Through his family, Mark Evans heard stories for years about Lewis Adams, a grandfather from several generations past who was a founding member of St. Paul African Methodist Church in Urbana.
But it wasn’t until a trip to the National Underground Railroad Freedom Center in Cincinnati and a visit to a historical marker site in Findlay that he recognized his family had an even greater role than helping found an influential church.
With assistance from Art Thomas, a second cousin and genealogist, Evans has spent much of the last year gathering information to help recognize the achievements of his family in Champaign County’s Underground Railroad. By August, the Ohio Historical Society will likely recognize the family’s involvement in the Underground Railroad by placing a historical marker in Freedom Grove, a small park along U.S. 68.
Together, Evans and Thomas have gathered records that show that Lewis Adams and other family members spent as much as 30 years helping slaves move north toward Bellefontaine and eventually Canada as they escaped from slavery in the south.
“I don’t want my kids to not know this growing up,” said Evans, an Urbana native who now lives near Columbus.
Much of the inspiration came from a separate historical marker in Findlay. The marker in Hancock County briefly mentions David Adams, an African-American barber who watched his father and grandfather assist fugitive slaves as a child in Urbana. The marker notes that David Adams helped move scores of slaves north from Findlay.
David Adams was the son of Lewis Adams, and Evans said it occurred to him that a marker mentioned the son’s efforts, but there was little to document the father’s contributions in Urbana. With Thomas’ help, the two were able to produce a handful of records that show not only the connection between father and son, but also hint at at least one of the family’s exploits locally.
A Champaign County court record from 1853, uncovered by Thomas, describes an incident in which William Adams, another son of Lewis, was taken into custody for helping incite a riot in Champaign County. Thomas said the riot was created as a diversion that allowed Lewis Adams and others to move fugitive slaves north and slow the owners who were chasing them.
Lewis Adams, a freed slave from Kentucky, was one of the early documented African American settlers in Champaign County, Thomas said. Many residents don’t know the role that free African Americans played in the Underground Railroad, Thomas said, particularly in Champaign County. Thomas and Evans said the marker will also likely highlight the efforts of other local families who contributed to the Underground Railroad.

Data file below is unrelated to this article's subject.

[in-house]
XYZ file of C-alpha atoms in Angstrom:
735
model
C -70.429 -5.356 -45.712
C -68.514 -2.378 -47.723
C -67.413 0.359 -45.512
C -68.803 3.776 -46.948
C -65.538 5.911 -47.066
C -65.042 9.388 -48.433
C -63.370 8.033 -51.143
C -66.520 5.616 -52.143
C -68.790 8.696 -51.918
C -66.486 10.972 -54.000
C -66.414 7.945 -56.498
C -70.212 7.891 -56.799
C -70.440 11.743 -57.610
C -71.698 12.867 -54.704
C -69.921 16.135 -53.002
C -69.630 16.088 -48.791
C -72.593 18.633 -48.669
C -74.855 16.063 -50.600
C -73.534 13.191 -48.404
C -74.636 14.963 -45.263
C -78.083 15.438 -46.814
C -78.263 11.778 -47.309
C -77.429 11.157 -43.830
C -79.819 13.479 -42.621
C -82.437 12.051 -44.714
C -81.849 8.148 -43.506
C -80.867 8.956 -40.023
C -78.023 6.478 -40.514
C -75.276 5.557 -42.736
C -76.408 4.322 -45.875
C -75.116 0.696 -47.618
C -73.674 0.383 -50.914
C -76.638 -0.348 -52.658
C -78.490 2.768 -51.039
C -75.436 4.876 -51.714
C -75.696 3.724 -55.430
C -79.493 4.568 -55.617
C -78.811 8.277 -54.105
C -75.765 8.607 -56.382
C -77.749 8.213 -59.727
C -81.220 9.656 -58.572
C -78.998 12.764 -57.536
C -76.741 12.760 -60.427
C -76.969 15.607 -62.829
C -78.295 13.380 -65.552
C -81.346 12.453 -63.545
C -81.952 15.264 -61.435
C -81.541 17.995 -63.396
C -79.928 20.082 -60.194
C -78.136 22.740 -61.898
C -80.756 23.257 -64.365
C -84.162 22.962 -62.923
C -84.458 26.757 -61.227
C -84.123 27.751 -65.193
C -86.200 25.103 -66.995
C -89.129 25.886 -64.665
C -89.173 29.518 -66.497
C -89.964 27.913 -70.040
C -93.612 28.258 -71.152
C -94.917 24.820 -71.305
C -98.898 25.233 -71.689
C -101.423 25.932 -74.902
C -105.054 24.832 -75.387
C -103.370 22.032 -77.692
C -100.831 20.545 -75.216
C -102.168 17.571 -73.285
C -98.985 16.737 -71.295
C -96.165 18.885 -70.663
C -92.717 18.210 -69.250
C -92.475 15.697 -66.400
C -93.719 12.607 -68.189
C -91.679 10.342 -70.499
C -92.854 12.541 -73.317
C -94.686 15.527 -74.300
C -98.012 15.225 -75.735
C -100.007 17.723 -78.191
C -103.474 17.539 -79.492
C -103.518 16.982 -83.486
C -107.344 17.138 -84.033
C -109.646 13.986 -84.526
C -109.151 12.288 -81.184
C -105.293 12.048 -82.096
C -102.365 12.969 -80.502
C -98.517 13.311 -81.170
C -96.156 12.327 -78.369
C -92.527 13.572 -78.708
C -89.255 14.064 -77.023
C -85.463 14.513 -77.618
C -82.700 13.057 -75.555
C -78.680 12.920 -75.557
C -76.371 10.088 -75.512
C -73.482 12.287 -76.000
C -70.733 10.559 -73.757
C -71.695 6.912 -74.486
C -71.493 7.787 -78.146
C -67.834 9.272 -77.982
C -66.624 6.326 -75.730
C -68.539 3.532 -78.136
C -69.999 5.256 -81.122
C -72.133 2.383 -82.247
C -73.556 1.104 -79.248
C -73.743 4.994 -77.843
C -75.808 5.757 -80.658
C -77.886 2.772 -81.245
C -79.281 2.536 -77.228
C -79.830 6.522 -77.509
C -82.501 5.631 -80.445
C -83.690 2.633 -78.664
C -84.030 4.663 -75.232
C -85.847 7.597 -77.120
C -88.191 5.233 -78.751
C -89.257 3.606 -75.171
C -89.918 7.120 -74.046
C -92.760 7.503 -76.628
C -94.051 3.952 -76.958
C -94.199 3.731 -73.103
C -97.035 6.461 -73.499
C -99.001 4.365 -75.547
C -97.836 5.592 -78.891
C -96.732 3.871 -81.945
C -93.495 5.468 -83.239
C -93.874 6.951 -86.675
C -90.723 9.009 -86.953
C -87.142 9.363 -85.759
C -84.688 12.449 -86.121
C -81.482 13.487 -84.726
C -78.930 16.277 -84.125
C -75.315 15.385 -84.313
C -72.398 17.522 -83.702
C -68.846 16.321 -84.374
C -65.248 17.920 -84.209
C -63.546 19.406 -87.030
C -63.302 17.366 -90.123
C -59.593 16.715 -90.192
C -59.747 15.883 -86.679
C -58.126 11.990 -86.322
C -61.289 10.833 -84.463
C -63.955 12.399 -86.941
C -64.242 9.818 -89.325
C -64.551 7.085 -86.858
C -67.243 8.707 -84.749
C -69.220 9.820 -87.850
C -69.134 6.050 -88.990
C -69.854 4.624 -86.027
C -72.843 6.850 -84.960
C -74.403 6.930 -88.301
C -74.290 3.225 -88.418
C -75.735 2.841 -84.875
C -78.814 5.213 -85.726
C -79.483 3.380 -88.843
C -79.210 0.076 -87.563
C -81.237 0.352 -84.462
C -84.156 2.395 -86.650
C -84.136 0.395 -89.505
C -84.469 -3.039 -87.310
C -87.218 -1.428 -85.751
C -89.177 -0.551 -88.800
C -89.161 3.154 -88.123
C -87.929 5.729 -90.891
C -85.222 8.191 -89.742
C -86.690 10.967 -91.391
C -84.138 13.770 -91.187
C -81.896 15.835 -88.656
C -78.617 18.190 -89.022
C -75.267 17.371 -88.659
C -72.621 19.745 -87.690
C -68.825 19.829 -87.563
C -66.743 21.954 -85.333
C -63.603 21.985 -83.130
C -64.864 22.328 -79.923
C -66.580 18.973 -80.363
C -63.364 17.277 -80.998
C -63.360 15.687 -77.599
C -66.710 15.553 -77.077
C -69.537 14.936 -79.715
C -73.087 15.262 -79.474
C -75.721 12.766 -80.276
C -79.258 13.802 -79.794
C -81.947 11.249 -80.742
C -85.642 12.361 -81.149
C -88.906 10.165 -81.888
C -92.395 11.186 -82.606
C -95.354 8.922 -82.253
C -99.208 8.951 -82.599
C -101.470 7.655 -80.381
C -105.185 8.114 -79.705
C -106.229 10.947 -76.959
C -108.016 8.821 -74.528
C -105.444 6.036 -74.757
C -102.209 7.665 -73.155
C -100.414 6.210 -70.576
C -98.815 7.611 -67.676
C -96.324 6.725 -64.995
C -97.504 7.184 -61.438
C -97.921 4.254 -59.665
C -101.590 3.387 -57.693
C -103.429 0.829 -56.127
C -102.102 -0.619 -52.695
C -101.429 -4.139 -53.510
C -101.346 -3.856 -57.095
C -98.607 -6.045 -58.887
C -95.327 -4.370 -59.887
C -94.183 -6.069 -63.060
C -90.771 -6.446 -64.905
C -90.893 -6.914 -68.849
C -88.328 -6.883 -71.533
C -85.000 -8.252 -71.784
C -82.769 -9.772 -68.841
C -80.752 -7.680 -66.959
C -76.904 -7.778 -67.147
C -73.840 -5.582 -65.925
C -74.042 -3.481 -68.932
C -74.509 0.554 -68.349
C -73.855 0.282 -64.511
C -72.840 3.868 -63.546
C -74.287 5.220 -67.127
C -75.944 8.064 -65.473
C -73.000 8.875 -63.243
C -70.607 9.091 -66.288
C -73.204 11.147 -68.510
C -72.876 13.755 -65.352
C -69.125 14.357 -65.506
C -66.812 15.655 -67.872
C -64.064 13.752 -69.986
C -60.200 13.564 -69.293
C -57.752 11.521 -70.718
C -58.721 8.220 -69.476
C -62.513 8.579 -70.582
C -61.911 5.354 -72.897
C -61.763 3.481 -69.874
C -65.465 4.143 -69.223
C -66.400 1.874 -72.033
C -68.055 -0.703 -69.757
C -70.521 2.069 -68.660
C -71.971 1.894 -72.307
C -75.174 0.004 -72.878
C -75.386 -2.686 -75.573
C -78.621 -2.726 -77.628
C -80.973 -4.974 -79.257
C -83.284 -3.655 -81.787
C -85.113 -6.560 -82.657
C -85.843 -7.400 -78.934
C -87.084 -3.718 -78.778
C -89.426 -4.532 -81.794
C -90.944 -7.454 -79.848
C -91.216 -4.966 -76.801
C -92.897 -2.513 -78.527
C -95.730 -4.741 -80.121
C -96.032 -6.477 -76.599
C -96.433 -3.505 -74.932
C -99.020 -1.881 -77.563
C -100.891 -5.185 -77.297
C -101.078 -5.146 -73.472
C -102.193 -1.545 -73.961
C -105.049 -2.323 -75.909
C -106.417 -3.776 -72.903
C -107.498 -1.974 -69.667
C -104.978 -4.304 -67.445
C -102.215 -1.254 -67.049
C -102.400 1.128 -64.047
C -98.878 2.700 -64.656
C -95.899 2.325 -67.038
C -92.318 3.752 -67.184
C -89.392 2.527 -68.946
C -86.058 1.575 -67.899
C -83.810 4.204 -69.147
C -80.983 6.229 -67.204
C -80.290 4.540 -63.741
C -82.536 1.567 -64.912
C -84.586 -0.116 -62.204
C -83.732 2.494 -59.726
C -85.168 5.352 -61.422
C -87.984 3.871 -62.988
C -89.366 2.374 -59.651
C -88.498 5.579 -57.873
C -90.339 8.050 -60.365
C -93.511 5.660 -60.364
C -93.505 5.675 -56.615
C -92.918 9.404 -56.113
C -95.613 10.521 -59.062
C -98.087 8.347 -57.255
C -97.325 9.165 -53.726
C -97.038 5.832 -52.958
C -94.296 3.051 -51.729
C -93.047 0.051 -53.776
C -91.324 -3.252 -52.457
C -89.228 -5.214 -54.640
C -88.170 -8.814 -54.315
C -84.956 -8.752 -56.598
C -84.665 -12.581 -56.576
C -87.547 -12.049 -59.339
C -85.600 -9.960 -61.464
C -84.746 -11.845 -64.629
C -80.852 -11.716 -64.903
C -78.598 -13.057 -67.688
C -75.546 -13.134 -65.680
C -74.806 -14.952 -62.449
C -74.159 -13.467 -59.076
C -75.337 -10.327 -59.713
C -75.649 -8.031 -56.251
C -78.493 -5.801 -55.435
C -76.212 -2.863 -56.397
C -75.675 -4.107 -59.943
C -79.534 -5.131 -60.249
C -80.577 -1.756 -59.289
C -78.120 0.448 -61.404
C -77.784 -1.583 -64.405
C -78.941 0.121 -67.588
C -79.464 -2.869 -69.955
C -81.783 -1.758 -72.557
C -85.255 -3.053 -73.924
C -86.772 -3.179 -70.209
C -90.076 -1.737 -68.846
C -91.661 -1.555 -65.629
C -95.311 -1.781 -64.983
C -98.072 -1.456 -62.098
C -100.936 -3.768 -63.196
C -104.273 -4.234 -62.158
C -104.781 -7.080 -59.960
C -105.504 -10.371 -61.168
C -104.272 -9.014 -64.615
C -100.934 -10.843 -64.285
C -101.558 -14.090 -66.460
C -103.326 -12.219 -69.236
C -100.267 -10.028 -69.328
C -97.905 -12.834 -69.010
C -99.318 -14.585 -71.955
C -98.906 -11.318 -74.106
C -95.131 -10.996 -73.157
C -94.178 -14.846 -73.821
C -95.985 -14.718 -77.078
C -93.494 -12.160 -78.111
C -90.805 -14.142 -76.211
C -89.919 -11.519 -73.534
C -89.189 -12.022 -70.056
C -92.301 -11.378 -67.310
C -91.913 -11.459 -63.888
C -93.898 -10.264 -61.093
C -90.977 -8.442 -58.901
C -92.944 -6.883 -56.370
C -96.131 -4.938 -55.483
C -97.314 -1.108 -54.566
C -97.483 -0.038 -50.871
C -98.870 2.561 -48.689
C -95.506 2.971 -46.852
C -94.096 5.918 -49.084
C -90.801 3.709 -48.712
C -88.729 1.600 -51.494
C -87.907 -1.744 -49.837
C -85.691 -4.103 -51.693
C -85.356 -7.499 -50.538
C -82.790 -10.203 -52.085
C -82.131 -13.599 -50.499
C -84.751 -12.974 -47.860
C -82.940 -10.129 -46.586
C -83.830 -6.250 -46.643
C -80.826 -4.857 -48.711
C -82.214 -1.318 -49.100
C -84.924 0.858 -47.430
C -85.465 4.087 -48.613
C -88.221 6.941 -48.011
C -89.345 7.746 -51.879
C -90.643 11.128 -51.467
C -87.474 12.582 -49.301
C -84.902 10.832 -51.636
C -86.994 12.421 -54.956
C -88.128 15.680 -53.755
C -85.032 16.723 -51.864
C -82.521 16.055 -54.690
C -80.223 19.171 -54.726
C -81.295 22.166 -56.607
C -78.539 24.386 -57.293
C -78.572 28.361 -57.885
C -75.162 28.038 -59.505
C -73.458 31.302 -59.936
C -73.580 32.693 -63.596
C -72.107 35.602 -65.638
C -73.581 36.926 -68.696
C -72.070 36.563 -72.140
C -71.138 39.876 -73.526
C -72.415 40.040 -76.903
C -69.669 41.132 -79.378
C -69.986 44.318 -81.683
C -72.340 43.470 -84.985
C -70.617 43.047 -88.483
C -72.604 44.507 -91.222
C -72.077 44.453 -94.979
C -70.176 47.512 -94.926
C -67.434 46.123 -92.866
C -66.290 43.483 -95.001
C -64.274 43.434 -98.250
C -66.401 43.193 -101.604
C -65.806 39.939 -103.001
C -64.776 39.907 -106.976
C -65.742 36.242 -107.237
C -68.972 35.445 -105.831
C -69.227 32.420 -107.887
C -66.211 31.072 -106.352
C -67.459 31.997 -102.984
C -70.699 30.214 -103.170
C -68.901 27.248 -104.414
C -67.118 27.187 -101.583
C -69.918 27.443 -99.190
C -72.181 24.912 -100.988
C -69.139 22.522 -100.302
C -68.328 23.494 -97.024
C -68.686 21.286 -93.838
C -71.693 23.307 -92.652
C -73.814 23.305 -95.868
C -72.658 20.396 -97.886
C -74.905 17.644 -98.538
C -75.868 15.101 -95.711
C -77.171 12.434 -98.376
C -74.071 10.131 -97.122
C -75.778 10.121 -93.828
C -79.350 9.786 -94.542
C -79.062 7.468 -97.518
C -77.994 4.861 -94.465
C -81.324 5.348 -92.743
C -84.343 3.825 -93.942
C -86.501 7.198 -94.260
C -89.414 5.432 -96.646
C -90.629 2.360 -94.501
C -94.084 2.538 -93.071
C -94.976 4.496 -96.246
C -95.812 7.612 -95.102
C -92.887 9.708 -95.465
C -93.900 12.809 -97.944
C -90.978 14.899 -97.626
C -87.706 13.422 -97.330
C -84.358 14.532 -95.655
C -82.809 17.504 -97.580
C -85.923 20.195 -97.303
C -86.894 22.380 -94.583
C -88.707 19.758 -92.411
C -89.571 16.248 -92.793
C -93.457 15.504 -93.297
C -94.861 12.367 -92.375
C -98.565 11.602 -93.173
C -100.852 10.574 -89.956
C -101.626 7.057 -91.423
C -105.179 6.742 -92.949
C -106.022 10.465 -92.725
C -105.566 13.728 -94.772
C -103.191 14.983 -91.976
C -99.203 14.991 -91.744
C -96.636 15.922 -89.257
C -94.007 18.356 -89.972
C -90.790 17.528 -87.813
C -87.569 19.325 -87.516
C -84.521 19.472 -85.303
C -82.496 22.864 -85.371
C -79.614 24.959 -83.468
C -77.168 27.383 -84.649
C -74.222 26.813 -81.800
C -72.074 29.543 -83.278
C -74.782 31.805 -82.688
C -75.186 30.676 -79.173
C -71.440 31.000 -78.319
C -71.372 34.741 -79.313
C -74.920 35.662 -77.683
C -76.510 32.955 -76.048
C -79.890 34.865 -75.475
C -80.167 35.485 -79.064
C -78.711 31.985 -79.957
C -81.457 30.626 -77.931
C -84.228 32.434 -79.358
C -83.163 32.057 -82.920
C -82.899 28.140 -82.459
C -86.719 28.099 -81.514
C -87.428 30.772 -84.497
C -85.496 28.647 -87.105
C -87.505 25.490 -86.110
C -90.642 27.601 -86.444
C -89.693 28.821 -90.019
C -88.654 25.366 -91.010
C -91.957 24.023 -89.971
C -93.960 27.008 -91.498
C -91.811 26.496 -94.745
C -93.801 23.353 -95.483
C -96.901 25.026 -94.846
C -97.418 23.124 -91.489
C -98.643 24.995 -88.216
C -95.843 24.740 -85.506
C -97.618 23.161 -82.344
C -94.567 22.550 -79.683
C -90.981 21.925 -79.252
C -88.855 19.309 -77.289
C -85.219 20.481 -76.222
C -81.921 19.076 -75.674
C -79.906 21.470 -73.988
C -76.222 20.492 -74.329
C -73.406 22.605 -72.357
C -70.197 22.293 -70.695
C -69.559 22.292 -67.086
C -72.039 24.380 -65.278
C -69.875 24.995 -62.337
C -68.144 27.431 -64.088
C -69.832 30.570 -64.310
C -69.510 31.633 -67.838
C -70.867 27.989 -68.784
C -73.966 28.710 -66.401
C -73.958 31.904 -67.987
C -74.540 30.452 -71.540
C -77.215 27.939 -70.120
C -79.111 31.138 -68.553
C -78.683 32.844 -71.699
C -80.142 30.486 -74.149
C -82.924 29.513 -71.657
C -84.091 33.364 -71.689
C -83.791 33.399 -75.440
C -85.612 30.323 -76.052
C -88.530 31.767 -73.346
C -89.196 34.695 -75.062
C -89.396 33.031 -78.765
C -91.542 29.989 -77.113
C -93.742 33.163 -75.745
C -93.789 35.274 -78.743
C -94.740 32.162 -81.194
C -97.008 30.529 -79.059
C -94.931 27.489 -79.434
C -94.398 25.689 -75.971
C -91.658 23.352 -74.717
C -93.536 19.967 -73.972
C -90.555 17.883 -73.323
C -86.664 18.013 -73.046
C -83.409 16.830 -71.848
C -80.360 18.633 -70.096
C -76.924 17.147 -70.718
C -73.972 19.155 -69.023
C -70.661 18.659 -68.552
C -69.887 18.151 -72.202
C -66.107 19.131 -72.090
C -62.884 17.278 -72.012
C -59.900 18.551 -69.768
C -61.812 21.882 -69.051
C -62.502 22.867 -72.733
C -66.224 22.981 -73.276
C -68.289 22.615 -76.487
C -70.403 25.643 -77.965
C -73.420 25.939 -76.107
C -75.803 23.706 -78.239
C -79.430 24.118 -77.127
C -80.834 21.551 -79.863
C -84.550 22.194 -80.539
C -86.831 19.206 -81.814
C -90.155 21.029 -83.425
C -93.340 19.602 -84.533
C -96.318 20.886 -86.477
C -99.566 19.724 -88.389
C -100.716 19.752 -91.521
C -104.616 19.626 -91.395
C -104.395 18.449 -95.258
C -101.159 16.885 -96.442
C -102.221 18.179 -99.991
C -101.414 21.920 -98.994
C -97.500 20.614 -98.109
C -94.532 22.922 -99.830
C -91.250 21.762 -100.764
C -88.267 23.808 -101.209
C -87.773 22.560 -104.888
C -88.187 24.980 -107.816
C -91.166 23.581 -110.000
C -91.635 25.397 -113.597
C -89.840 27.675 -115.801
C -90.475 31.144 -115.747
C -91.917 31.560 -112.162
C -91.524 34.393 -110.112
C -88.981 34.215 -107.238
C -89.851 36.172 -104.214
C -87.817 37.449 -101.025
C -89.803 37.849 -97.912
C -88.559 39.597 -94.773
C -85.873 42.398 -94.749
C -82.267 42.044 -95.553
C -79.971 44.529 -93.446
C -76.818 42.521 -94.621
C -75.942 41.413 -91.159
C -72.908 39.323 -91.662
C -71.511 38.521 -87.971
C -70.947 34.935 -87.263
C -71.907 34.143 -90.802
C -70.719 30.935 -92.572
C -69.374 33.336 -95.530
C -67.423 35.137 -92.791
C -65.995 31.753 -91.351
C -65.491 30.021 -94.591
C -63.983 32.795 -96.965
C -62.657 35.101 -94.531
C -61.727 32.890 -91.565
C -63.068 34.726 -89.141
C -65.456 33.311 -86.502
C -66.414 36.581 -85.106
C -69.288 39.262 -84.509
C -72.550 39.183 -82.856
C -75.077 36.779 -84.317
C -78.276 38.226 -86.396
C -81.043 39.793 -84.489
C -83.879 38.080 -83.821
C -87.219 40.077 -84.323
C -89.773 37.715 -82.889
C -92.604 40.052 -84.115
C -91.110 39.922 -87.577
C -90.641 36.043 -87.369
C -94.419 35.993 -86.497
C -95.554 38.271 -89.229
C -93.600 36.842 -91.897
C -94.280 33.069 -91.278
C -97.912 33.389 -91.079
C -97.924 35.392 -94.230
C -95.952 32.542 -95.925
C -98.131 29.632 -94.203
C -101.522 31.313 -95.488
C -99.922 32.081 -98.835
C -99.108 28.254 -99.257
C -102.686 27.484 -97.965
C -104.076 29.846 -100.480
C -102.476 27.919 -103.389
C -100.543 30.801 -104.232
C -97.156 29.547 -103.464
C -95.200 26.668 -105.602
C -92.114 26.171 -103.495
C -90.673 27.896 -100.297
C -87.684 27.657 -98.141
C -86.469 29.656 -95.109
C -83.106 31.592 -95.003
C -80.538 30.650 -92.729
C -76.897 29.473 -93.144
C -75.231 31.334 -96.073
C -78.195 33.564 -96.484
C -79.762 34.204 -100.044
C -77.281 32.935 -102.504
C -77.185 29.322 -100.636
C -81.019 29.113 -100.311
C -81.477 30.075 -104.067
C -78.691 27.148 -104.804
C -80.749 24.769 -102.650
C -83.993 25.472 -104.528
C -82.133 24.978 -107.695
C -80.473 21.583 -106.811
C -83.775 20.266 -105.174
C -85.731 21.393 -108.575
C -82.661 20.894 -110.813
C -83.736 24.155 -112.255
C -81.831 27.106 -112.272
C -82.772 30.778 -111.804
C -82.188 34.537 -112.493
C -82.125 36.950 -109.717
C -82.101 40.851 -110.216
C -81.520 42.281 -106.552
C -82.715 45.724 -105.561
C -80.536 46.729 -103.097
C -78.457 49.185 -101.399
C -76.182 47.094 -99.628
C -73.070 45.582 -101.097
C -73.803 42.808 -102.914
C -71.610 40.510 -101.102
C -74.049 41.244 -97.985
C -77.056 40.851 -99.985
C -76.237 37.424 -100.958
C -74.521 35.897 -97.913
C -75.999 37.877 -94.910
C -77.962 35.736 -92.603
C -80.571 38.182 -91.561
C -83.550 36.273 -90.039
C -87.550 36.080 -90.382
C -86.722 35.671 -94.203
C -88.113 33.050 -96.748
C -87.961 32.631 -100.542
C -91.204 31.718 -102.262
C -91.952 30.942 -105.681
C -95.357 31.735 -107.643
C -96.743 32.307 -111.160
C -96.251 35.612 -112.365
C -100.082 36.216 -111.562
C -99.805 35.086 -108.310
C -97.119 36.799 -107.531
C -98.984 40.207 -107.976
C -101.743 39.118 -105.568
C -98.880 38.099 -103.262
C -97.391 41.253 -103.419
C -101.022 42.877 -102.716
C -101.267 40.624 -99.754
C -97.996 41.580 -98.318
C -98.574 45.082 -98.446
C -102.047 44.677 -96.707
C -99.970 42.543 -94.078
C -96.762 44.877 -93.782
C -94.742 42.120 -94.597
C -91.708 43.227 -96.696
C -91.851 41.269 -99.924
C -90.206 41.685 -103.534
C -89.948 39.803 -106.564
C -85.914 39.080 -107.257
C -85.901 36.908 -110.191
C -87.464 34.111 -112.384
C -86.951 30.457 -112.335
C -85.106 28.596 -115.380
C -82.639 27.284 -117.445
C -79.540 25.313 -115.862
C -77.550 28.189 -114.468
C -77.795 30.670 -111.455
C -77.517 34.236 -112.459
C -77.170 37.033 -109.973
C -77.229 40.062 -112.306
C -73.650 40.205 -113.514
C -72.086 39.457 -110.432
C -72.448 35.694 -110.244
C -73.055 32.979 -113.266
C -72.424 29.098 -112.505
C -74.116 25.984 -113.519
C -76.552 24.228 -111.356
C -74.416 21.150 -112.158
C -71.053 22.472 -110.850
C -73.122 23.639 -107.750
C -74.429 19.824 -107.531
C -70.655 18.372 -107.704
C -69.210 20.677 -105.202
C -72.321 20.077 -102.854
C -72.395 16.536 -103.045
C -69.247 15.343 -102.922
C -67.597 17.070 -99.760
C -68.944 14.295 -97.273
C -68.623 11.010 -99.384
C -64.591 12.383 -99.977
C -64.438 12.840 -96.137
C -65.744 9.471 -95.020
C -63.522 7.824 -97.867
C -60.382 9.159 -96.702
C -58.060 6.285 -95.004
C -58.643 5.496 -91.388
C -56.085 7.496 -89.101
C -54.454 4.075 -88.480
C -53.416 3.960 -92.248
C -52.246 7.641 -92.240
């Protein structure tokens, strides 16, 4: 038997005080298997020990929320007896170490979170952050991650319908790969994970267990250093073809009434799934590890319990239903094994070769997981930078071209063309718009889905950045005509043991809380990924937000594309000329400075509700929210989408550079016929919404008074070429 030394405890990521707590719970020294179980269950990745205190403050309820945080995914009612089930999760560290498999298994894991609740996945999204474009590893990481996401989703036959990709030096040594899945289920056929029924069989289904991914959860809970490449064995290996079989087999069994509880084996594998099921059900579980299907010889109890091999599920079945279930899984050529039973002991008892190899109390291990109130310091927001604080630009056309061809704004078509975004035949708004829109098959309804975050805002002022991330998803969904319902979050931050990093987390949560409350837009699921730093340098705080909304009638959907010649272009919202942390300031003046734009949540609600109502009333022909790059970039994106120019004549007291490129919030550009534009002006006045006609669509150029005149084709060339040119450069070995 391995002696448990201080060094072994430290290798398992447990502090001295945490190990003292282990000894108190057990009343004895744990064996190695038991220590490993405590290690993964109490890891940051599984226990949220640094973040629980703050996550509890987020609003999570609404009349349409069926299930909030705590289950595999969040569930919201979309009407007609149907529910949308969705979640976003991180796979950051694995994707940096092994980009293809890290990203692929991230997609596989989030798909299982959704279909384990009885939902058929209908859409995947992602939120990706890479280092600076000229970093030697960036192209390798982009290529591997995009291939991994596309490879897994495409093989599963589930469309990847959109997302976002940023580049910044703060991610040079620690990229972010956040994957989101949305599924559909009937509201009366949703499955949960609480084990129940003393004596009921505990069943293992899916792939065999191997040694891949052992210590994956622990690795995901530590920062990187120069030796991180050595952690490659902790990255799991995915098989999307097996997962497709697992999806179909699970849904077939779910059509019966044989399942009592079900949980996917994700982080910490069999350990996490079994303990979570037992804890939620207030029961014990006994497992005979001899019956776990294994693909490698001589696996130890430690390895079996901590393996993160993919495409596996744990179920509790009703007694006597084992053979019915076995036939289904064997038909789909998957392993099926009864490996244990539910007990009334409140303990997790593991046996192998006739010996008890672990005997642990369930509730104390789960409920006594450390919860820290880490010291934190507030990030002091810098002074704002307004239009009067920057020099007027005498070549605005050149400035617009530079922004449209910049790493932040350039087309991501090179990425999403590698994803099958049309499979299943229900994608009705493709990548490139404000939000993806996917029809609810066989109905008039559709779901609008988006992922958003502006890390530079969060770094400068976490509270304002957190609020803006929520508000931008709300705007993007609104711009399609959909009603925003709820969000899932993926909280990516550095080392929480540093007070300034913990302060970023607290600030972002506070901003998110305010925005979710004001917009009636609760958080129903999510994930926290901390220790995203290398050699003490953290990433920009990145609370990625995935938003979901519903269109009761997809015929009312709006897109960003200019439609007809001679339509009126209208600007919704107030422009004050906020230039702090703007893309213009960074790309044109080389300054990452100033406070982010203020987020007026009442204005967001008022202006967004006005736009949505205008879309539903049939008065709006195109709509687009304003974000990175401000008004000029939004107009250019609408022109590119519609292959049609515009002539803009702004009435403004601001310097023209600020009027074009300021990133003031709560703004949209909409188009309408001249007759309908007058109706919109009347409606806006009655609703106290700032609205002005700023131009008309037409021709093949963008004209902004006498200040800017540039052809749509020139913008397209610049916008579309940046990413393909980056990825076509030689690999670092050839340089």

“What we’re trying to do really is show the involvement of folks in the Urbana and Champaign County area in the Underground Railroad,” Thomas said.
Several of the most important documents came from the Wilbur H. Siebert Underground Railroad Collection, Thomas said. Siebert was a professor at Ohio State University who collected thousands of pages of records documenting the history of the Underground Railroad in Ohio. Among those documents was a three-page interview with David Adams that helps connect him to his relatives in Champaign County.
Evans sent records, as well as a draft of the language for the marker to the Ohio Historical Society. Tameka Sheline, a staff member at the Ohio Historical Society, said the organization is reviewing all the available information for the marker to ensure its accuracy. Once the content and language is approved, it could be installed as early as August, she said. Typically, it costs between $2,300 to $2,580 to have the marker created. There are more than 1,000 markers highlighting aspects of Ohio history throughout the state, she said.
Evans is hoping once other area residents hear about the marker, they might help contribute financially to the project. But Evans is dedicated to making sure the marker goes up, regardless of cost.
“I’ve already told my wife if this didn’t happen, I would pay for it myself,” Evans said.
Working with Evans, city officials have discussed several possible locations for the marker, said Bill Bean, Urbana mayor. But Freedom Grove was eventually chosen because of its easily accessible location, and because at one time slaves moving north traveled along what is now the U.S. highway, Bean said. The park also houses other historical monuments, including the Champaign County Centennial Bell and the county’s Sept. 11 Memorial.
“Urbana and Champaign County have a lot of history, and there’s a lot that can be shared there,” Bean said.
Evans knew little about his family’s contributions to fighting slavery until recently, but his children will have much more proof about where they came from.
“All this information was around me but I could never see it,” Evans said.
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